PHILIP SAWYERS (b.1951): Symphony No. 3, Songs of Loss and Regret for Soprano and Orchestra, Fanfare.
Catalogue Number: 10T007
Reference: NI 6353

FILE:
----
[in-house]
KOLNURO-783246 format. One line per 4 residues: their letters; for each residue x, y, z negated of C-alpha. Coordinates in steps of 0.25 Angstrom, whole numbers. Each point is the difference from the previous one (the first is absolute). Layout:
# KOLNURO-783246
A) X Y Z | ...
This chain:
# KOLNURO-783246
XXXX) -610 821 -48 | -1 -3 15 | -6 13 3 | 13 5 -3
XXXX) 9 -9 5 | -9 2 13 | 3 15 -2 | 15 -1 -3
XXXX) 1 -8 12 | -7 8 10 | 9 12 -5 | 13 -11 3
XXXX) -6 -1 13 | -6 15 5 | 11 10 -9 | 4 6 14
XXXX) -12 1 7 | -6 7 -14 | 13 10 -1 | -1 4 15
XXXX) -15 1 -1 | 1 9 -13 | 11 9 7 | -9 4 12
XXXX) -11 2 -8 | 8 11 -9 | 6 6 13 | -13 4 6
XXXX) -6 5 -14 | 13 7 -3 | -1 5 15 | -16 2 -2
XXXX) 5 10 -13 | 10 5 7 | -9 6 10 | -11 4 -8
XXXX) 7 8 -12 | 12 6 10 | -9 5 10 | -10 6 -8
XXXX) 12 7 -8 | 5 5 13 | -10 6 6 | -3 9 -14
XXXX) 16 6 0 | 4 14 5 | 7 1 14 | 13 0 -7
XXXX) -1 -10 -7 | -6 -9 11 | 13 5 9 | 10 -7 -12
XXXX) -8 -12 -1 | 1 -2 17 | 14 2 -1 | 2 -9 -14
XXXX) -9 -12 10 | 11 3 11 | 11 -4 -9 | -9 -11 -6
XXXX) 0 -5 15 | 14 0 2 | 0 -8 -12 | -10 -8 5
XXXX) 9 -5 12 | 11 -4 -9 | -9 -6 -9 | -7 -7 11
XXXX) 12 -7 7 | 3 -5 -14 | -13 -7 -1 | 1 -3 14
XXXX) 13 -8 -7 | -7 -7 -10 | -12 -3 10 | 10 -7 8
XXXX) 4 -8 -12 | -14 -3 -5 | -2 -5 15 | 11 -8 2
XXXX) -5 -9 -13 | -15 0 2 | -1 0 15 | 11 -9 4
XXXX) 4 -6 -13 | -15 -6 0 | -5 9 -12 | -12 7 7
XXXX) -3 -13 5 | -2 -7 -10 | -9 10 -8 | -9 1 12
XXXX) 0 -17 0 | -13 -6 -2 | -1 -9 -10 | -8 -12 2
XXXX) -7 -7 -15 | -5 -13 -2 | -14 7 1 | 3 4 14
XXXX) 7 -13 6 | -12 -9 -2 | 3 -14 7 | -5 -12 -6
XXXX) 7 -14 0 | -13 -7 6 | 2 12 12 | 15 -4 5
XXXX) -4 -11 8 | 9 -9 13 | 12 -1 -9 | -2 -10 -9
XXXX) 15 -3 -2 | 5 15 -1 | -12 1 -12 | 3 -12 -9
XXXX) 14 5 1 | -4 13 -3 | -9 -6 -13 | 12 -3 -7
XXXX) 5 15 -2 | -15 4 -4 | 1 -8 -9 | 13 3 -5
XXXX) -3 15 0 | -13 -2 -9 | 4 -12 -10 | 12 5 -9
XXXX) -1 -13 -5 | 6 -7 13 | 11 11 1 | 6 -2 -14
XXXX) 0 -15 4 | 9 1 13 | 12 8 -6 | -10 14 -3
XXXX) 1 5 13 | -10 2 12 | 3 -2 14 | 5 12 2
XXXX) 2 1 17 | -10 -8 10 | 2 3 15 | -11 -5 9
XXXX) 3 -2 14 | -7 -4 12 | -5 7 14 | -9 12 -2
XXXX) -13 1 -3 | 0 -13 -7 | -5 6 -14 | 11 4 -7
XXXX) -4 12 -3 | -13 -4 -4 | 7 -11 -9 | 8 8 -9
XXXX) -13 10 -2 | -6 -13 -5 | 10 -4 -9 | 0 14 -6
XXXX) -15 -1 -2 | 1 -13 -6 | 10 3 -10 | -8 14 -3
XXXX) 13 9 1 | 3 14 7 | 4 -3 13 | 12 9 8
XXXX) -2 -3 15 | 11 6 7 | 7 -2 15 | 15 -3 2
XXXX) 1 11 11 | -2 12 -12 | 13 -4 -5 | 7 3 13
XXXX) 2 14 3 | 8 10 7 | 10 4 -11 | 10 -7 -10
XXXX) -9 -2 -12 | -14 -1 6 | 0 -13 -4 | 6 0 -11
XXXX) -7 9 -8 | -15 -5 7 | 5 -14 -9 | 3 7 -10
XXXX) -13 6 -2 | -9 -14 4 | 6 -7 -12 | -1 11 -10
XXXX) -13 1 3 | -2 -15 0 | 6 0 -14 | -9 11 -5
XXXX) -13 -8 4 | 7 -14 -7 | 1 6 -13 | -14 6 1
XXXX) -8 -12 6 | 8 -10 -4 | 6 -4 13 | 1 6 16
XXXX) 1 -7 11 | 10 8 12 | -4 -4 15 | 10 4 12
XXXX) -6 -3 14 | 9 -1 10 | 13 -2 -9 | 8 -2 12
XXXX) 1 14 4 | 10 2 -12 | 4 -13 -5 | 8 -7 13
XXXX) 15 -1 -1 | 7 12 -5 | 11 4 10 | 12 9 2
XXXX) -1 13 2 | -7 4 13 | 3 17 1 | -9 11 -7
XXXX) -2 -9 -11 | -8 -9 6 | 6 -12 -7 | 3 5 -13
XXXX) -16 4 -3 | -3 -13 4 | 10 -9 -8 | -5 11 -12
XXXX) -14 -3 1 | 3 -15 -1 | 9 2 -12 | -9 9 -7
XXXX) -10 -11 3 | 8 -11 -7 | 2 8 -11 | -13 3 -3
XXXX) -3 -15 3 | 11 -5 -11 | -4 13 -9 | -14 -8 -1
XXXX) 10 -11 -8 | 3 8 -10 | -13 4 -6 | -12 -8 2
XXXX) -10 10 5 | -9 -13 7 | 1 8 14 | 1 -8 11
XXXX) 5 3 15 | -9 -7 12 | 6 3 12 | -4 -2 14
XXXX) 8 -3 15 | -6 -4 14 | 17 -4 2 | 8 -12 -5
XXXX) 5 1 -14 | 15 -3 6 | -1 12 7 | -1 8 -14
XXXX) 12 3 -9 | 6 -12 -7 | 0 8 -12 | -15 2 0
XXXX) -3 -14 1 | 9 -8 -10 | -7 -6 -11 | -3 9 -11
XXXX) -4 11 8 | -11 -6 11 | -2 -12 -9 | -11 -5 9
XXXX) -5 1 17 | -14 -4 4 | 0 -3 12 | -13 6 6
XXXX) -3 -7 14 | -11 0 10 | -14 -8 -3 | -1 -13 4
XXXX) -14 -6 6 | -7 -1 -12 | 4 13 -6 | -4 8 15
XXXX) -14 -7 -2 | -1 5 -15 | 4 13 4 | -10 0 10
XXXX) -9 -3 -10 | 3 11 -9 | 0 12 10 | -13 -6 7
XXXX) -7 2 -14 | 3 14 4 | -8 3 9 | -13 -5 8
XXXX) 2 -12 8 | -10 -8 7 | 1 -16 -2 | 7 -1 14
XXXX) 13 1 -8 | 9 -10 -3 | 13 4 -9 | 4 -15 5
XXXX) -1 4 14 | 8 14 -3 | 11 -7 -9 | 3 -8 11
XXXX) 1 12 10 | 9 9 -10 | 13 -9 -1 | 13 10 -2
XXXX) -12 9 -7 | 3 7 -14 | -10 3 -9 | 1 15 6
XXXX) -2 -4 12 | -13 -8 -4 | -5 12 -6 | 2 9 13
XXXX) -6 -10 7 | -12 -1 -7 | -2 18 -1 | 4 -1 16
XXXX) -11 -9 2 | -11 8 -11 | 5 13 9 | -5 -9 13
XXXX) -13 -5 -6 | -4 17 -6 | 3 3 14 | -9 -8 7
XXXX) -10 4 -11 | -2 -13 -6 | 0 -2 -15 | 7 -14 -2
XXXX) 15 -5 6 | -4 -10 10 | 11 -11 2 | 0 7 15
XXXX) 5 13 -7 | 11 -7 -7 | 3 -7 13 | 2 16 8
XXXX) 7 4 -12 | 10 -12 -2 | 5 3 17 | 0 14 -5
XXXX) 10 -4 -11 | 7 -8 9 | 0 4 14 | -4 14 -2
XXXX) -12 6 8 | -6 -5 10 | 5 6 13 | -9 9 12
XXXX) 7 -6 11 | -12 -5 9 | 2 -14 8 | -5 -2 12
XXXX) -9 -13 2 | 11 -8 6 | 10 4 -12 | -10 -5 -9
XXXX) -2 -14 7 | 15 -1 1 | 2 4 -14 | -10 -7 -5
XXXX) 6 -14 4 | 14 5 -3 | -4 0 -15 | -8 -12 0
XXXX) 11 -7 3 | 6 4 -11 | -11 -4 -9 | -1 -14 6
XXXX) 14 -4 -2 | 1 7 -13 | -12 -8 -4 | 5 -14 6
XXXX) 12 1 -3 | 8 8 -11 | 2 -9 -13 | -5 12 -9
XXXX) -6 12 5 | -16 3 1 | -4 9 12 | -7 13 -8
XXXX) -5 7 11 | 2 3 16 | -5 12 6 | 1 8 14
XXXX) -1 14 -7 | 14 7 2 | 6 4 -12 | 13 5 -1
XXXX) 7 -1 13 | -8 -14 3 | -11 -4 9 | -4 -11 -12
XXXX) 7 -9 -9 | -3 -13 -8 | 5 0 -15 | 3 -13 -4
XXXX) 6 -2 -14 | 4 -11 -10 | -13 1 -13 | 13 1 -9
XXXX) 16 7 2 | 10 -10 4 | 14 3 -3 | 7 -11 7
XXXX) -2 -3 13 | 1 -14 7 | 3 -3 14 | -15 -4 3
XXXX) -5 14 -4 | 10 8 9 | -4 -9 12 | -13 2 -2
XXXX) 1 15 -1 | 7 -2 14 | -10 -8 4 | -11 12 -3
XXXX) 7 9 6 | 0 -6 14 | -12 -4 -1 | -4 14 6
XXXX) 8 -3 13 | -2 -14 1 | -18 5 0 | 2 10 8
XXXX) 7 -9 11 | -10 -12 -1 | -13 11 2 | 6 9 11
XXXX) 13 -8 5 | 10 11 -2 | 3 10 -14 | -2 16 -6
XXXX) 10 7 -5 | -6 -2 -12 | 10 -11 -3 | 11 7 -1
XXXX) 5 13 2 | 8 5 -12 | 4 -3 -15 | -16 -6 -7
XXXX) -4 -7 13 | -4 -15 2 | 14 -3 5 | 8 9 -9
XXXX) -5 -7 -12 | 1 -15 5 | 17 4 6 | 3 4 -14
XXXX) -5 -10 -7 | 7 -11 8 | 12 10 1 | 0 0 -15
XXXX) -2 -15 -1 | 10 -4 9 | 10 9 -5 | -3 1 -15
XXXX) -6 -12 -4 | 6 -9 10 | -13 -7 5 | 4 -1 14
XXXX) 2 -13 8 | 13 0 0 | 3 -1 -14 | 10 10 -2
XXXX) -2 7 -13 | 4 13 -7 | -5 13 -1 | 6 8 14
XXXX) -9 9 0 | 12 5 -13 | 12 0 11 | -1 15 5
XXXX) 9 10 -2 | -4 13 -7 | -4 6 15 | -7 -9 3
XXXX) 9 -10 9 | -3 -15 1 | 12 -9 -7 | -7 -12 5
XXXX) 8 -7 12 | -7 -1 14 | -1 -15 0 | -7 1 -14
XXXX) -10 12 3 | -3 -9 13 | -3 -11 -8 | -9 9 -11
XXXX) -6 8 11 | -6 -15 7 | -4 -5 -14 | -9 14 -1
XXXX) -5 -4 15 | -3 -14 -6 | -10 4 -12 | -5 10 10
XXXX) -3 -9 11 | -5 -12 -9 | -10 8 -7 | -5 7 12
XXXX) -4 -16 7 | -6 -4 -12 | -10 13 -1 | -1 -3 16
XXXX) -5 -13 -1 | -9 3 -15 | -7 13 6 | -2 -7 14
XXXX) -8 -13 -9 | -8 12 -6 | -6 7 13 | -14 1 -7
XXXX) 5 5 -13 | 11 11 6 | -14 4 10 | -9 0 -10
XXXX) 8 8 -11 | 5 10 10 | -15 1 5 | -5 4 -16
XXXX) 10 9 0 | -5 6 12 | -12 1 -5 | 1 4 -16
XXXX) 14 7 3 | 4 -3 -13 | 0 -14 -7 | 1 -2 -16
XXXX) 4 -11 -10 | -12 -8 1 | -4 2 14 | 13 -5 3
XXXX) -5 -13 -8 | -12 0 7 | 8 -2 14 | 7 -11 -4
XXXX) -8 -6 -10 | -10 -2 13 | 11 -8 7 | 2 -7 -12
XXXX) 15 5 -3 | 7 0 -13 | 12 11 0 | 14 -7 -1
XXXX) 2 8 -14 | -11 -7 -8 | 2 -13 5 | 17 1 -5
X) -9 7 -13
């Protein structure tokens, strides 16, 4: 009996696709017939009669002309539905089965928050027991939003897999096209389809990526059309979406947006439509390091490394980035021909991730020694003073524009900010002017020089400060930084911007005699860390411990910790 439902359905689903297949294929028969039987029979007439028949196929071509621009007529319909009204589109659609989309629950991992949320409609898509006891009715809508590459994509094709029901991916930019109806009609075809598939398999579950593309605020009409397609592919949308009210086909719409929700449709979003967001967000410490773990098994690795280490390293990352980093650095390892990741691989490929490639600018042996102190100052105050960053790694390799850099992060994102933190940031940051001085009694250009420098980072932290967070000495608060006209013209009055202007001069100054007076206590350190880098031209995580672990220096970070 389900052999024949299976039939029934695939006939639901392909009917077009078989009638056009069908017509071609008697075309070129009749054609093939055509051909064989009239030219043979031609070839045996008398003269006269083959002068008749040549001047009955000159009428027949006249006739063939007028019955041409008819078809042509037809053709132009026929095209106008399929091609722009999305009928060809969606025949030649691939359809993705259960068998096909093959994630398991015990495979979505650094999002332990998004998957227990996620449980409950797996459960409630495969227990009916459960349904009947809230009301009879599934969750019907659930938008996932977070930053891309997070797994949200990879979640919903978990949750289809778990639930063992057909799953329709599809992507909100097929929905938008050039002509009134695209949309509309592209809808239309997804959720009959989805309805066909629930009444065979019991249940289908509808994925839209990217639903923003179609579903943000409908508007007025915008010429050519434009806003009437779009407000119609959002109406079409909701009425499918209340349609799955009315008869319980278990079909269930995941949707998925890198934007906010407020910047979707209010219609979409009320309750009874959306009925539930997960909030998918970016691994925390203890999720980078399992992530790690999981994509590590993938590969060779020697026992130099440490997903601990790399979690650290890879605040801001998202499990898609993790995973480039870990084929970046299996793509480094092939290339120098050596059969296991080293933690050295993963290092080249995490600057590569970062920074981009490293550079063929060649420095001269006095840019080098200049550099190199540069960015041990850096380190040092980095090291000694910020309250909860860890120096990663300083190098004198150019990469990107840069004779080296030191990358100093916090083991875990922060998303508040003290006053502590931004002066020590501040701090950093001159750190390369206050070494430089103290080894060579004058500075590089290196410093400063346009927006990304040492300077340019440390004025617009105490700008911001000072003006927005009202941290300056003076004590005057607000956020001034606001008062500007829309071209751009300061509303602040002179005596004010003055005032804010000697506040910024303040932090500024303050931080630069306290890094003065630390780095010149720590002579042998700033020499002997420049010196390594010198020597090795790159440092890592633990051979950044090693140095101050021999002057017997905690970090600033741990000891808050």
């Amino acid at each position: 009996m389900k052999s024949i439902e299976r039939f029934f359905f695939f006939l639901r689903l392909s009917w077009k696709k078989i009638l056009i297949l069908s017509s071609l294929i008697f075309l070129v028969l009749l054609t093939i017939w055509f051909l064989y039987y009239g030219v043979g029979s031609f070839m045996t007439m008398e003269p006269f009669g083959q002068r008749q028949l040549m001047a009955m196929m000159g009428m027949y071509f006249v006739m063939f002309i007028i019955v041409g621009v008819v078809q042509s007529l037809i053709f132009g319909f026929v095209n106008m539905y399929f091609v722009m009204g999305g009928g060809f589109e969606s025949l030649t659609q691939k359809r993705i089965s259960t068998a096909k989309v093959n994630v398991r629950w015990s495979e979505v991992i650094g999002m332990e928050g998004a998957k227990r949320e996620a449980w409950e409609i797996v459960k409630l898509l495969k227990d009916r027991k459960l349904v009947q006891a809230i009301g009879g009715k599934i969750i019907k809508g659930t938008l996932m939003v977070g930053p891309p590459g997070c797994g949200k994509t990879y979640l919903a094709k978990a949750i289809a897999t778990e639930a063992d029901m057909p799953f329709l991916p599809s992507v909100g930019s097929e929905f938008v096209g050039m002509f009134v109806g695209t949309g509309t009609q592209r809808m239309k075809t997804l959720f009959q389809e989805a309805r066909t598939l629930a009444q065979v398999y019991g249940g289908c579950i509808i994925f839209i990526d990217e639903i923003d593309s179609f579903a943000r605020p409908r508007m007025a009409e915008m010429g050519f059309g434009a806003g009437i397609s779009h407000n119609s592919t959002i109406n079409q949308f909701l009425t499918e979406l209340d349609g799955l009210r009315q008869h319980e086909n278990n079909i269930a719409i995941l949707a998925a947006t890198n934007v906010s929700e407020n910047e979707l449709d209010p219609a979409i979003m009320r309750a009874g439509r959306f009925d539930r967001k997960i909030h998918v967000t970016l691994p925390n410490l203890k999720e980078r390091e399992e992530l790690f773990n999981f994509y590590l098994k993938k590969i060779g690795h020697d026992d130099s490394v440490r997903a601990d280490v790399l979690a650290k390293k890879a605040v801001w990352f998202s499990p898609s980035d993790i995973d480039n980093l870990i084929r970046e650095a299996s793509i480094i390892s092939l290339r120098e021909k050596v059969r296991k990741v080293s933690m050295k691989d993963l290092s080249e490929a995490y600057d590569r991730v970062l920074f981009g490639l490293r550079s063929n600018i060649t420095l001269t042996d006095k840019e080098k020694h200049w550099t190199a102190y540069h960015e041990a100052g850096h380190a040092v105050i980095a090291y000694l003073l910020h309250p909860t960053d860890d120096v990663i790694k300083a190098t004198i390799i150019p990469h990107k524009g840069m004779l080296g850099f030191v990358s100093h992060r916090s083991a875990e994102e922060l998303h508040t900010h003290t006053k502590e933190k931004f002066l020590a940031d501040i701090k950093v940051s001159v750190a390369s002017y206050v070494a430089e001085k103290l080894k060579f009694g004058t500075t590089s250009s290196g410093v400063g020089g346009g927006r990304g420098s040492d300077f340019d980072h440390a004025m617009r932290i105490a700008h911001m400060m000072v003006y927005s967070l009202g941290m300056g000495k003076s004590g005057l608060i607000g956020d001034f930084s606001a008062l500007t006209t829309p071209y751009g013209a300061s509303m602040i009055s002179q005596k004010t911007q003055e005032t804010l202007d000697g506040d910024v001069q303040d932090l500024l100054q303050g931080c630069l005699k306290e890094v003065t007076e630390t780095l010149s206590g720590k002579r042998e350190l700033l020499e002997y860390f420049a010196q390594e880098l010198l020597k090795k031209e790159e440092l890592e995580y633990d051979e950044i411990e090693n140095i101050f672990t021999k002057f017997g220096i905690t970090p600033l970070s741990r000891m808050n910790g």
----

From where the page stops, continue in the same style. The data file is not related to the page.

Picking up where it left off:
Description: We offered Sawyers' first two symphonies in 2011 (02M012) and 2015 (03Q011) and hailed him a symphonist of significance, producing big-boned neo-romantic works based on expertly proportioned structures, both conventionally symphonic and serial. The Third develops and expands the characteristics of the style that the composer developed in the previous two. Sawyers' mastery of thematic development, using modal, tonal, contrapuntal and serial techniques is considerably developed here, and the tautness and drama of the symphonic argument correspondingly increased. The turbulent, combative first movement uses a dodecaphonic theme with strong modal implications, thoroughly symphonically worked out. The second begins with a very Mahlerian gesture (there are a number of instances of phrases teetering on the edge of a direct quotation, especially from the 9th, then branching off in a different direction); Mahler is an acknowledged influence, as are Bartók and Brahms. This adagio, full of longing and unease, scales the mountain-ranges of successive monumental climaxes, Bruckner-like, before a grinding cataclysm leads to collapse. The 'scherzo' is a surprisingly quirky, elegant and humorous little intermezzo, with a cheekily subverted waltz rhythm and an irresistible similarity to Walton's 'popular song' from Façade. The symphony resumes its darkness-to-light trajectory with the eruption of the finale. This alternates a driving 12-note theme with a solemn chorale in a thorough symphonic argument, before the emergence of a technically advanced fugue which cycles through six tonal centres. Paradoxically, as the music of the finale becomes more technically intricate, the emotionally direct 'film score romanticism' that we remarked in the earlier symphonies becomes more evident. Finally a hard-won tonal resolution is achieved at the very end. The song cycle was written around the centenary of the start of WWI, and sets texts that epitomise 'the pity of war, the pity war distilled' by Housman, Owen, Tennyson, two verses of Gray's "Elegy", and a particularly bleak epitaph from the Apocrypha. The idiom is more conventionally tonal than the symphony, with modal inflections that lend the music an English feeling of restrained mourning. Texts included. April Fredrick (soprano), English Symphony Orchestra; Kenneth Woods.